The UK has fallen six places in a ranking of countries around the world on gender equality, according to a new report from the World Economic Forum (WEF).
Britain now ranks 21st on the list, with Albania, Canada, Costa Rica, Latvia, Switzerland, South Africa, and Spain all overtaking the country.
The annual report looks at inequality across economics, politics, health, and education. Most industrialised countries improved their standings from last year, the report notes, making the UK’s drop by comparison more obvious. Spain, for example, climbed from 29th place to 8th.
The WEF said that the reason for the UK’s poor performance was that women were underrepresented in politics and the gender pay gap was far wider than in other countries. Since the data was collected, a record number of female MPs have entered parliament – 220 in total – but they still only represent about a third of the total.
“[The] UK’s economic gender gap comes in at 58th worldwide, brought down by big gaps in the estimated earned income of women (the country came 102nd on this) compared to men as well as straightforward wage inequality (76th),” the WEF said.
For example, the report found that the difference between men’s wages and women’s is 16% in the UK, while only 7% in Sweden and Norway. It was also noted that some of the UK’s newest industries have wide gender pay gaps (like cloud computing and AI).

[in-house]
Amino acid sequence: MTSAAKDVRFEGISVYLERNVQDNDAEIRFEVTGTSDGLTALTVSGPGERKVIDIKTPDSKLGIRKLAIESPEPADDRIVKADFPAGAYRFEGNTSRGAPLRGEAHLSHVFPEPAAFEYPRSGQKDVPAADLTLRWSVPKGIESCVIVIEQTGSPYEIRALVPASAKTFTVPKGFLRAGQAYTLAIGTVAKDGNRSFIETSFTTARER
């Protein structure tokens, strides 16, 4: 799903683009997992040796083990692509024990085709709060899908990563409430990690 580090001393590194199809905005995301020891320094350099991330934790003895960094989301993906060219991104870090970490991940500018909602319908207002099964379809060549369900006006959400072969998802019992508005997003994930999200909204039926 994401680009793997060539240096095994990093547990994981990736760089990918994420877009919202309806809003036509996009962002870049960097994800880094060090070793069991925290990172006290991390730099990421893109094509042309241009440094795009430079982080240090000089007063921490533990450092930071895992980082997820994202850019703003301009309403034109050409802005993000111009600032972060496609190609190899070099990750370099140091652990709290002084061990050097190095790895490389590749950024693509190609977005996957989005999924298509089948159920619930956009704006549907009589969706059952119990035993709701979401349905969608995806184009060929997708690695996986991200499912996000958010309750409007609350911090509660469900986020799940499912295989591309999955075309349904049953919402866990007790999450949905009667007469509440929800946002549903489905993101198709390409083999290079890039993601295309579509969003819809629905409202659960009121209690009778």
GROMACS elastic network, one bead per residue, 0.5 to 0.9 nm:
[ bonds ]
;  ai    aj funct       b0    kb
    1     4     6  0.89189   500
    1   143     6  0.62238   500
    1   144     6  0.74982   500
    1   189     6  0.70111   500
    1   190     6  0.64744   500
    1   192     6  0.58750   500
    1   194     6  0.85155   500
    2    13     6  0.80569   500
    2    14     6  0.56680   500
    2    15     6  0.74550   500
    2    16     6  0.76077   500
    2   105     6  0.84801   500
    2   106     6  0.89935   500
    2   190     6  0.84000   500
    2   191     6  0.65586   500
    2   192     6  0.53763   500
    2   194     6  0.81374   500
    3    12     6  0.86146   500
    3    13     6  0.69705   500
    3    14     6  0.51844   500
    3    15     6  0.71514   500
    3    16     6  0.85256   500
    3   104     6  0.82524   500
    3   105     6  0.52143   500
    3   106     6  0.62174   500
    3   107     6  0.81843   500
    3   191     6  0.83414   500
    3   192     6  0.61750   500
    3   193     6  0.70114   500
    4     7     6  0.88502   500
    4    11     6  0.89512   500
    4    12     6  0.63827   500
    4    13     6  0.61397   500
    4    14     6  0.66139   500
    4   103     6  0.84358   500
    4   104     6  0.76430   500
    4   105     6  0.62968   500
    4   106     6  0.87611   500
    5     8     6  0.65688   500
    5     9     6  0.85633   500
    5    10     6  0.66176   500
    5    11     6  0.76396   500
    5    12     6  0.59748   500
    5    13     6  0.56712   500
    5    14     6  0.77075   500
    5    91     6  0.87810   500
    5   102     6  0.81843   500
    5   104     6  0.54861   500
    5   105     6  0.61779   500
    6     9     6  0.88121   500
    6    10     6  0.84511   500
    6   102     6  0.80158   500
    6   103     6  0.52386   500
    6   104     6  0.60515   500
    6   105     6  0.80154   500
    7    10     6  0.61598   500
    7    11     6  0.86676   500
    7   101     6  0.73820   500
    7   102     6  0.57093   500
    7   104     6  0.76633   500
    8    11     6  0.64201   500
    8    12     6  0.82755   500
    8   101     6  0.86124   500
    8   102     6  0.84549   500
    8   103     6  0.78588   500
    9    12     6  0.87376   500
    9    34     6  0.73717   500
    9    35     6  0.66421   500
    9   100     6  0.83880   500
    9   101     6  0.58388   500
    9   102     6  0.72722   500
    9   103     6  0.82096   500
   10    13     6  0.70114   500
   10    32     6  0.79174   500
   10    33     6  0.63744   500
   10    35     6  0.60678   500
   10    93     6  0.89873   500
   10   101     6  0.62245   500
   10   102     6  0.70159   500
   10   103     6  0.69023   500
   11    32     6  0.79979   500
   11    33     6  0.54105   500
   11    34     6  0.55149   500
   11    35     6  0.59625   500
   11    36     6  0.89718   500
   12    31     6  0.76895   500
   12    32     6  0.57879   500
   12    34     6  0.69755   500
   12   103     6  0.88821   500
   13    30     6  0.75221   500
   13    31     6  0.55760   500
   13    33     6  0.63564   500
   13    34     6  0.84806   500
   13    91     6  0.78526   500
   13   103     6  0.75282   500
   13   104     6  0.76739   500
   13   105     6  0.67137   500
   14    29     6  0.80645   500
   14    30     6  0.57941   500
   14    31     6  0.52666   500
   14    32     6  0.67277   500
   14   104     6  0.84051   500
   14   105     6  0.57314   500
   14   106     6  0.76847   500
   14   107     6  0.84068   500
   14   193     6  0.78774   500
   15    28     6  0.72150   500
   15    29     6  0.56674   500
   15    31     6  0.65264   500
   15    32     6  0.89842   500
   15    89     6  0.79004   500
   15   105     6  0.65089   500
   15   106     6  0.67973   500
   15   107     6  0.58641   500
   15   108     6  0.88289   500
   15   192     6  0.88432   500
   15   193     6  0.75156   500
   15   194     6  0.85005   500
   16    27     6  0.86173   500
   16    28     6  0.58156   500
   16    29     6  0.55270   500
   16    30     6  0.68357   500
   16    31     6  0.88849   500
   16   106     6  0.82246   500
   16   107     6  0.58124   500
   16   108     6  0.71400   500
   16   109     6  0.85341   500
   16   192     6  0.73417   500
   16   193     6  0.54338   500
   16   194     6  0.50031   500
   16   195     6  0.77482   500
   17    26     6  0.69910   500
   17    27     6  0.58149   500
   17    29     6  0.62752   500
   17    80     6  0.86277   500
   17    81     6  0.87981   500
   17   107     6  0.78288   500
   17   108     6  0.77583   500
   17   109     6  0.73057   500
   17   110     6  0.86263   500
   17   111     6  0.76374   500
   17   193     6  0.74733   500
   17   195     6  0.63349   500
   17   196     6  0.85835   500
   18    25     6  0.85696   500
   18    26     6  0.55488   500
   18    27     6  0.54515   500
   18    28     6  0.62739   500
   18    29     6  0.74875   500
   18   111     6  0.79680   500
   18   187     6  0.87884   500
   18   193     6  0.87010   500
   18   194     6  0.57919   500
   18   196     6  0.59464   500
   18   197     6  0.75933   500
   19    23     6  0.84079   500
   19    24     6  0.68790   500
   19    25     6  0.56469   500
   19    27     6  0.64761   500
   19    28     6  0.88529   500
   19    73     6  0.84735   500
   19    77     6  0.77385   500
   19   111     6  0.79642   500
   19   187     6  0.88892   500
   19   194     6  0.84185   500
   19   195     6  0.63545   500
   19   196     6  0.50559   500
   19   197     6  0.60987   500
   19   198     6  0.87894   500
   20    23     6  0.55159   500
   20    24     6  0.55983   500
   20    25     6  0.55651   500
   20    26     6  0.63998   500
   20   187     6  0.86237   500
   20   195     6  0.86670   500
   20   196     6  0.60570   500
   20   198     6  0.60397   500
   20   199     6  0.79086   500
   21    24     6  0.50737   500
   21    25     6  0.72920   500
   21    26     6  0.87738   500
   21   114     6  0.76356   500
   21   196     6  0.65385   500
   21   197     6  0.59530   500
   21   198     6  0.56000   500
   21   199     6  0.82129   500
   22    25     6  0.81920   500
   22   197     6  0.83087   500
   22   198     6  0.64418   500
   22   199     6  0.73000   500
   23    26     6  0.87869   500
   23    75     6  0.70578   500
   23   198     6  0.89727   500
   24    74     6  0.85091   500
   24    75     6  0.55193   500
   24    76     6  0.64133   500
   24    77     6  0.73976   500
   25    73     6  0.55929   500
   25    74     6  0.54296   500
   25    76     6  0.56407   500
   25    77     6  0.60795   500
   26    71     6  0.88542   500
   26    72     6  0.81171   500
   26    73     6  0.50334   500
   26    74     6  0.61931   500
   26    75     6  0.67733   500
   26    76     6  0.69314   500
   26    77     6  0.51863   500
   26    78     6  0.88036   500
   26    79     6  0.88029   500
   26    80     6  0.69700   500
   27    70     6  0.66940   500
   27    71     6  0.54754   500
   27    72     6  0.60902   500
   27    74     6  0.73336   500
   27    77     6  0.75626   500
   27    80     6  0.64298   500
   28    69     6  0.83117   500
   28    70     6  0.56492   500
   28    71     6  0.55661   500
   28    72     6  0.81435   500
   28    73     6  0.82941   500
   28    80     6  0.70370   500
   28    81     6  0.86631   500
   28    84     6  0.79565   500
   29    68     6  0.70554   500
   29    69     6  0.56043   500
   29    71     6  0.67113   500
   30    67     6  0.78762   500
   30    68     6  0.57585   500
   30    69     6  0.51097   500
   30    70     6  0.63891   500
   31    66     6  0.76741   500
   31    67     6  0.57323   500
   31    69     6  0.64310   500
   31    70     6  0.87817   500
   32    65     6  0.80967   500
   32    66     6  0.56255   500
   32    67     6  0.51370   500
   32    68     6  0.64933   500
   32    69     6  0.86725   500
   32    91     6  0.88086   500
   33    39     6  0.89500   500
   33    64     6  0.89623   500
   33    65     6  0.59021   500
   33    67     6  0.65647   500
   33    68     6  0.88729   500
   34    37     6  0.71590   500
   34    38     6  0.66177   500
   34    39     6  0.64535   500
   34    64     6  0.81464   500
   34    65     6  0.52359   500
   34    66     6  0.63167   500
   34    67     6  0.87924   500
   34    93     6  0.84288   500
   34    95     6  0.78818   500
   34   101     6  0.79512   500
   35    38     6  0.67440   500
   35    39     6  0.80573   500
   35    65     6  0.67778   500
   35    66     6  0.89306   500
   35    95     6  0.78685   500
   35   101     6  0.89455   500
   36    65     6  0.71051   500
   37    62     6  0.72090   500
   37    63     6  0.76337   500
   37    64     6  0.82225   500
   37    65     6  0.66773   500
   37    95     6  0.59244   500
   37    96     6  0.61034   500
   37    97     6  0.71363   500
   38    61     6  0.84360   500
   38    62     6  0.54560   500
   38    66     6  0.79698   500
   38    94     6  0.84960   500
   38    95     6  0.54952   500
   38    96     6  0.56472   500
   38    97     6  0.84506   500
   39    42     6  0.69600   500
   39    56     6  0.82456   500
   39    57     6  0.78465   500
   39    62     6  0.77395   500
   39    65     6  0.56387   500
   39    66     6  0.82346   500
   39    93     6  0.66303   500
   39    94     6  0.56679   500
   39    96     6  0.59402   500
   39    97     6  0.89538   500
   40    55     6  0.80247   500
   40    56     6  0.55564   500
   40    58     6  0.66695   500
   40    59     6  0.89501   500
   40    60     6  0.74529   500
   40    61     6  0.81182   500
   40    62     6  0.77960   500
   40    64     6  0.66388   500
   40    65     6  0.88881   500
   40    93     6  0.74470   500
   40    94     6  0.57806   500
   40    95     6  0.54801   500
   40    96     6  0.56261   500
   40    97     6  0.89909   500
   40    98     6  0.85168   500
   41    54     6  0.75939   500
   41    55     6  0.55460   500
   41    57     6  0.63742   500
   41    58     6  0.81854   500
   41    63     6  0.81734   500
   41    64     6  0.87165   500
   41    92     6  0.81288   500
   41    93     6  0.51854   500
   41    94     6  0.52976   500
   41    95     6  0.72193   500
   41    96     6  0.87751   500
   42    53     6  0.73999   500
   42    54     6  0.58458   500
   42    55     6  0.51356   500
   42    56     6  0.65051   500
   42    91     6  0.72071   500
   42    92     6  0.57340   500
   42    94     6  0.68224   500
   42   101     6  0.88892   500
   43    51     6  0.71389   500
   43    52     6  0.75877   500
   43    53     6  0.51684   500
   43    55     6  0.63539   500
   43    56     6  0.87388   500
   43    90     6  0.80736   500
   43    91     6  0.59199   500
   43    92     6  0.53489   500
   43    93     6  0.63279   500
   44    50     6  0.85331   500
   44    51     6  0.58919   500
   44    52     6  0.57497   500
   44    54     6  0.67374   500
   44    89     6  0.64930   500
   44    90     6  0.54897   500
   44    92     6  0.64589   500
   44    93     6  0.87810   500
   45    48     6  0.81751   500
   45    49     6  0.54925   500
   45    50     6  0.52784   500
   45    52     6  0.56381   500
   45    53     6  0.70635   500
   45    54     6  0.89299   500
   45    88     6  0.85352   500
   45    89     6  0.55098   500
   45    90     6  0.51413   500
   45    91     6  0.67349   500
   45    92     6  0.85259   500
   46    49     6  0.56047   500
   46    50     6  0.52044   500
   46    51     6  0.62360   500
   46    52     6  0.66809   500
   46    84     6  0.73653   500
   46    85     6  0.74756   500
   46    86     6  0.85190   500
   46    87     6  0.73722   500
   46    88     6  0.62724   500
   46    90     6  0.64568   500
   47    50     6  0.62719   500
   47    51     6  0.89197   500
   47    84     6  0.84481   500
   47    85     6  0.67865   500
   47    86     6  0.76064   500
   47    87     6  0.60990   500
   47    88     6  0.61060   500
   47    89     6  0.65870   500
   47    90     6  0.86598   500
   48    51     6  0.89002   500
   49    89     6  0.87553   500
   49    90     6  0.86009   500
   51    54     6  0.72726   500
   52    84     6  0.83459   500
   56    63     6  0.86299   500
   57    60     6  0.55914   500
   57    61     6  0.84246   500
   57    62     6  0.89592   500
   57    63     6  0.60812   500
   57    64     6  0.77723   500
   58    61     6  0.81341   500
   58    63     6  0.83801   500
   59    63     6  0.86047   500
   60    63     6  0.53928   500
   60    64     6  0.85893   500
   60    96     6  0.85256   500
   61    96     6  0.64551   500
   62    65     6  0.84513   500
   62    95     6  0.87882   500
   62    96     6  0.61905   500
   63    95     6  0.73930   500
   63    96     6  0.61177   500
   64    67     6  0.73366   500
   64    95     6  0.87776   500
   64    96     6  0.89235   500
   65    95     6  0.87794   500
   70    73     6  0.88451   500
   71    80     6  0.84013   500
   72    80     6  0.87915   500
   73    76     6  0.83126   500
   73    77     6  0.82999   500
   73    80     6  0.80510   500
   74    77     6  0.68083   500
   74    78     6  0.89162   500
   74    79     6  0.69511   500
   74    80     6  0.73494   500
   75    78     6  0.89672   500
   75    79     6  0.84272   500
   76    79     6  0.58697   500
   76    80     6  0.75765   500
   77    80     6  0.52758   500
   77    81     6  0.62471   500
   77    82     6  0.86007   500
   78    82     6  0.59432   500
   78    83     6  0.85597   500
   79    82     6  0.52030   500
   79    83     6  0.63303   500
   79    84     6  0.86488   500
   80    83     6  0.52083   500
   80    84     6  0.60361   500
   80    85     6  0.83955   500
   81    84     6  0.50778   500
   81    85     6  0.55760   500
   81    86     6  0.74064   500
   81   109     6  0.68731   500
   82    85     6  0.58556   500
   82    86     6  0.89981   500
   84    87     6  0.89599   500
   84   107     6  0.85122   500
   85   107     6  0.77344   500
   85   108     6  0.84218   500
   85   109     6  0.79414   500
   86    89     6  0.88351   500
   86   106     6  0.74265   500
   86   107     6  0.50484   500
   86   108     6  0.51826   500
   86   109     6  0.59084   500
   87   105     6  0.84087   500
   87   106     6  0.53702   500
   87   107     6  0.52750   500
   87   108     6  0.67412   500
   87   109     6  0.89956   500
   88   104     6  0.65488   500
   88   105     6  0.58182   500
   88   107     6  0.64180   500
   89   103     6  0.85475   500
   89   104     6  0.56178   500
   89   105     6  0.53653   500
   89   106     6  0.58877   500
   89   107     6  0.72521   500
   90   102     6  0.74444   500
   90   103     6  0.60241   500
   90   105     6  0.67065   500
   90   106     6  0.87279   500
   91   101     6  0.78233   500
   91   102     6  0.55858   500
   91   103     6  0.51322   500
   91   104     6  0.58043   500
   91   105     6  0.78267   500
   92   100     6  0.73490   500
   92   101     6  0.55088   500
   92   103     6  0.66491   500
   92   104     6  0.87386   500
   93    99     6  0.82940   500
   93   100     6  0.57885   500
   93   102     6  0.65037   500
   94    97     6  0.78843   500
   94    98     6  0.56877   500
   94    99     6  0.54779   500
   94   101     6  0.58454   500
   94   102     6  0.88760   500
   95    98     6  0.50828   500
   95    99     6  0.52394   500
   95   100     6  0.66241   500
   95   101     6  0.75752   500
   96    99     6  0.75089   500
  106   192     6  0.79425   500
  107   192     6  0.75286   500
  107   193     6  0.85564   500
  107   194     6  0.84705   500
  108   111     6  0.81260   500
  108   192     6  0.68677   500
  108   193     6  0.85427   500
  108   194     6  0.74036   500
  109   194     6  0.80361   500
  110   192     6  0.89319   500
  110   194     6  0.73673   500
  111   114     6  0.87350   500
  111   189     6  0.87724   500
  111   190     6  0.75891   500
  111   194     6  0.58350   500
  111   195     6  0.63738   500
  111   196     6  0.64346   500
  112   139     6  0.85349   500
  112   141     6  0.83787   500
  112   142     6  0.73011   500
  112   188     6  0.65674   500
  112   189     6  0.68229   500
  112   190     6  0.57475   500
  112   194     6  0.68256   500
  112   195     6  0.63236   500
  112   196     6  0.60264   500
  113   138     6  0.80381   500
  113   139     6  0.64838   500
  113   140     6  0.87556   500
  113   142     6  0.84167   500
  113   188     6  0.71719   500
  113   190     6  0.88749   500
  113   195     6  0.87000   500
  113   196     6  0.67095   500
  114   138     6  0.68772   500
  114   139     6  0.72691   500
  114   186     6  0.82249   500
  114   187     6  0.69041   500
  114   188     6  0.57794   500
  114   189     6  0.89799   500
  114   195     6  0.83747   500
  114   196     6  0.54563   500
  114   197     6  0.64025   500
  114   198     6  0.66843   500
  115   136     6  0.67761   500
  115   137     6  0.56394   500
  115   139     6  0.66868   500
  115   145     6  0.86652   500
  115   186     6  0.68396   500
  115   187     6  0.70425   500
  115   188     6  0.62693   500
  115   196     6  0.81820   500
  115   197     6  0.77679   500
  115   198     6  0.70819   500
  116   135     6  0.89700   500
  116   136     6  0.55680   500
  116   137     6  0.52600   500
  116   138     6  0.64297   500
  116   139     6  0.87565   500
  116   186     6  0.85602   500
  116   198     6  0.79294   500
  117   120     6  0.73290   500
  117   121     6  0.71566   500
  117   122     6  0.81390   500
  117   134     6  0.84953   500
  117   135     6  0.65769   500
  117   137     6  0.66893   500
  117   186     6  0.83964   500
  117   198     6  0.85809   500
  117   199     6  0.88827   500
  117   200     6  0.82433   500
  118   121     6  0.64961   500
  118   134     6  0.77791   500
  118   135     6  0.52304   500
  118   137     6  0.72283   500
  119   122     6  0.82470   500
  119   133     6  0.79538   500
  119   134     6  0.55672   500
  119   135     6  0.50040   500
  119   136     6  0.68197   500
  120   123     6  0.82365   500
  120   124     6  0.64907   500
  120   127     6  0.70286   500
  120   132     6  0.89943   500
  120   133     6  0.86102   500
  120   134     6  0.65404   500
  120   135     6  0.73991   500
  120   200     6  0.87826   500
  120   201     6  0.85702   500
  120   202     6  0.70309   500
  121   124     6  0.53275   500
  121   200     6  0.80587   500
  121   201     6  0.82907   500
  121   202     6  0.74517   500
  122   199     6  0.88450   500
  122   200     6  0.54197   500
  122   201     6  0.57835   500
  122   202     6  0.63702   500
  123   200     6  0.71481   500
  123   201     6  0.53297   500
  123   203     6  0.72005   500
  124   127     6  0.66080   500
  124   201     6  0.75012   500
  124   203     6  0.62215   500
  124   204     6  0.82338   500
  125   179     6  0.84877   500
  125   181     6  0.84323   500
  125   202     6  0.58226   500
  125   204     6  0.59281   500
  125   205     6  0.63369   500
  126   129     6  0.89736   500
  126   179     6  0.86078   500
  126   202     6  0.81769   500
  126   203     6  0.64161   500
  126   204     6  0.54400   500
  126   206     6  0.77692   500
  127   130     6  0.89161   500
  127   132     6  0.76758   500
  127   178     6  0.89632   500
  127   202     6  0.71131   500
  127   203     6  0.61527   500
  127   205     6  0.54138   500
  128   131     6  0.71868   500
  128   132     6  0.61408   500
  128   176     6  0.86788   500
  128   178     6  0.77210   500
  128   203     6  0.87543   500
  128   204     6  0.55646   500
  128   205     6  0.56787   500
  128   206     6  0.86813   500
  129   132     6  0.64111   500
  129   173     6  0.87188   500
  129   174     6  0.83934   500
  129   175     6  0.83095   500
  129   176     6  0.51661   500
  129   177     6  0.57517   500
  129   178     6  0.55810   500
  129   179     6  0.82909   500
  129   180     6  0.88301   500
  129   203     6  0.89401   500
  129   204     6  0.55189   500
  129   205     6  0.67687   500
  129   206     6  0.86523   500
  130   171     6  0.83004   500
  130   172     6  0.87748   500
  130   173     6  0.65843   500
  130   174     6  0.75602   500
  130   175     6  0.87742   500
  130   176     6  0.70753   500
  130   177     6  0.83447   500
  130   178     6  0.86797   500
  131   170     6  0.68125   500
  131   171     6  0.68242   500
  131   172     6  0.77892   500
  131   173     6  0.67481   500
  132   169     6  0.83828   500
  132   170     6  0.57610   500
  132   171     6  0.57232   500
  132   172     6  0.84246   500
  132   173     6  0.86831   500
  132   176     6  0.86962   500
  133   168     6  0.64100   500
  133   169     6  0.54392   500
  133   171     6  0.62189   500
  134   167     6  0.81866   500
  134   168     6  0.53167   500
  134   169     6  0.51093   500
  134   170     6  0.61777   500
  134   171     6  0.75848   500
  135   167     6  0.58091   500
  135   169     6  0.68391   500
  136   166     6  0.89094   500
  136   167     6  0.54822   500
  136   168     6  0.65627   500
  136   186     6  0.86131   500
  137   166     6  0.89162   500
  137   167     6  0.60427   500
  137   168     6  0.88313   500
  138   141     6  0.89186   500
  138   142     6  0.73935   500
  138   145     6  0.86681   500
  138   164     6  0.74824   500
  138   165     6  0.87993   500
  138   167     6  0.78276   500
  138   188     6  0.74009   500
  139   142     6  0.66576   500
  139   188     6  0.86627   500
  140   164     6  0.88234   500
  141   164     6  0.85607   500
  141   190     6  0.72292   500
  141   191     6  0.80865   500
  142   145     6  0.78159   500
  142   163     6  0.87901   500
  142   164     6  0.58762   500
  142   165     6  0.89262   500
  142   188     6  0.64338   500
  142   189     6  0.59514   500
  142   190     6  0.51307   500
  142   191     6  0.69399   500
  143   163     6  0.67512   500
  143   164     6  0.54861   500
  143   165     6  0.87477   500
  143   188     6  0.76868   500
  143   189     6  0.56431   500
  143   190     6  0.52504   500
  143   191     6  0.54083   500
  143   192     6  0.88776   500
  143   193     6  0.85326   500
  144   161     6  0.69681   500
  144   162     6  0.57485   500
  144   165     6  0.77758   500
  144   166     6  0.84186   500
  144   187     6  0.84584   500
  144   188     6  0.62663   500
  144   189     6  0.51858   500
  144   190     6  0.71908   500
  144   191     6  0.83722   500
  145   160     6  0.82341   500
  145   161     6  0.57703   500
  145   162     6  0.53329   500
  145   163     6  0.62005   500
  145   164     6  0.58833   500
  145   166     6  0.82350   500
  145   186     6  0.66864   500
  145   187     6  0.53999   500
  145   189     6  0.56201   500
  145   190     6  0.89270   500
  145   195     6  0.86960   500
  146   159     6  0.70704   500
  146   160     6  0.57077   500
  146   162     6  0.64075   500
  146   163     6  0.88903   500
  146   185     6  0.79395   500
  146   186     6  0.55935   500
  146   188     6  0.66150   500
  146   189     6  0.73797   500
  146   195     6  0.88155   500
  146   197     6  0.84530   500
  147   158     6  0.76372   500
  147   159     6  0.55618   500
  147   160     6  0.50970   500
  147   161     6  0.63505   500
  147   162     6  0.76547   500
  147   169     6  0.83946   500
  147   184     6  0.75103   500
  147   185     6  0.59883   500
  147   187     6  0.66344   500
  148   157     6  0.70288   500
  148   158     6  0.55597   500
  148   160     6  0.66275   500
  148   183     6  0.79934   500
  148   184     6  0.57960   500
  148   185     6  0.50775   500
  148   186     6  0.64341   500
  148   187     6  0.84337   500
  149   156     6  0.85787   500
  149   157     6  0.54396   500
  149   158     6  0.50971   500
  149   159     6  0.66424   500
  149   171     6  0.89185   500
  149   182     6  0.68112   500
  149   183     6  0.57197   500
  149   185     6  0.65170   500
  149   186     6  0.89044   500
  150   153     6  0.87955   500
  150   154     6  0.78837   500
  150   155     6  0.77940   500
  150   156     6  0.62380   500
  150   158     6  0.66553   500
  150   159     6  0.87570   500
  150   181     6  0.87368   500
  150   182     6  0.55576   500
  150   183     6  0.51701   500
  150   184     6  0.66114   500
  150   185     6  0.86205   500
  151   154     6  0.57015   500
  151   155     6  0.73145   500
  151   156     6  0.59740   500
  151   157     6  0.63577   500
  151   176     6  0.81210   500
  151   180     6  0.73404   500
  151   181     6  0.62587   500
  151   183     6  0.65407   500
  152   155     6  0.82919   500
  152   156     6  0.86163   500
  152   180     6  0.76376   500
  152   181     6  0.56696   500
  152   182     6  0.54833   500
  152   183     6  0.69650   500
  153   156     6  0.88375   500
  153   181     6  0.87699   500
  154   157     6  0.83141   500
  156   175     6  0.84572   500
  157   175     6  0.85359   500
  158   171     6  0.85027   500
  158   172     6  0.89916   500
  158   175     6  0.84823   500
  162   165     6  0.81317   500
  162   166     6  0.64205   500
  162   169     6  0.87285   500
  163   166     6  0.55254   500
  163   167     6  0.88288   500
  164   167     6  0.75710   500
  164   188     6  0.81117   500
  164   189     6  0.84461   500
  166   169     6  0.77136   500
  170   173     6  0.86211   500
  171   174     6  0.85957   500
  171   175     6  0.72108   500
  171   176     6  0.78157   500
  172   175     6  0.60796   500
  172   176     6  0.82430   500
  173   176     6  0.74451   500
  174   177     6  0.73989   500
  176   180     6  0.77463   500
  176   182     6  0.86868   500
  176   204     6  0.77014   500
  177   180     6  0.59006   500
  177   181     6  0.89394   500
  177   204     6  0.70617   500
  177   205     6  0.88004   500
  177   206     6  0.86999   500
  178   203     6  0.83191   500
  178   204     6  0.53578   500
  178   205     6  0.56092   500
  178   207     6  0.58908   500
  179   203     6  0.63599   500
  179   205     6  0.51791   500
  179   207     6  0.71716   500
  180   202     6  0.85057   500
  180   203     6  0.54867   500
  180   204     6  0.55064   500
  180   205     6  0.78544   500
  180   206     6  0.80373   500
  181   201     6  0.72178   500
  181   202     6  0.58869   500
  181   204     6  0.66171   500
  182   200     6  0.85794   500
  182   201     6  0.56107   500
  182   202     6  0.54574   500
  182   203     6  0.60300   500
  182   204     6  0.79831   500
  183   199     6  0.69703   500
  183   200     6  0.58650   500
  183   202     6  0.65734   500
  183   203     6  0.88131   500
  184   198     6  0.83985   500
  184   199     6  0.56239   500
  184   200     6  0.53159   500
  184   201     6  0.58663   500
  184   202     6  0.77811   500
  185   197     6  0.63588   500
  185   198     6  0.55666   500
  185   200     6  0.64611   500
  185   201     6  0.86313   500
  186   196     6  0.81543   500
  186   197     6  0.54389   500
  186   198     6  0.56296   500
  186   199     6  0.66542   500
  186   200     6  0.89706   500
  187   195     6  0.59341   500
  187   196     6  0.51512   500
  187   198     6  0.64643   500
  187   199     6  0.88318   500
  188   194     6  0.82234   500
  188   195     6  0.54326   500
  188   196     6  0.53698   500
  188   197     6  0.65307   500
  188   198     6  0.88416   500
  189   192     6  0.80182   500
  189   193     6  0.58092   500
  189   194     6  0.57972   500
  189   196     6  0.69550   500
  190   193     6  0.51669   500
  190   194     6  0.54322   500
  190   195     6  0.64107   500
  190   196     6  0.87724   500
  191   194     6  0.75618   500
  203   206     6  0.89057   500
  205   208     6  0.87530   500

Scandanavian countries generally did well in the WEF report. Iceland came top — having closed 88% of its gender pay gap, then Norway with 84.2%, Finland with 83.2%, and Sweden with 82%.
Klaus Schwab, founder and executive chairman of WEF, told reporters that their analysis highlighted “the growing urgency for action” on gender inequality. He pointed out that at the current global rate, it will take 99 years to close the gap.
“Without the equal inclusion of half of the world’s talent, we will not deliver on the promise of the fourth industrial revolution for all of society or achieve the UN’s Sustainable Development Goals," Schwab told the Guardian. “At the present rate of change, it will take nearly a century to achieve parity, a timeline we simply cannot accept in today’s globalised world, especially among younger generations who hold increasingly progressive views of gender equality.”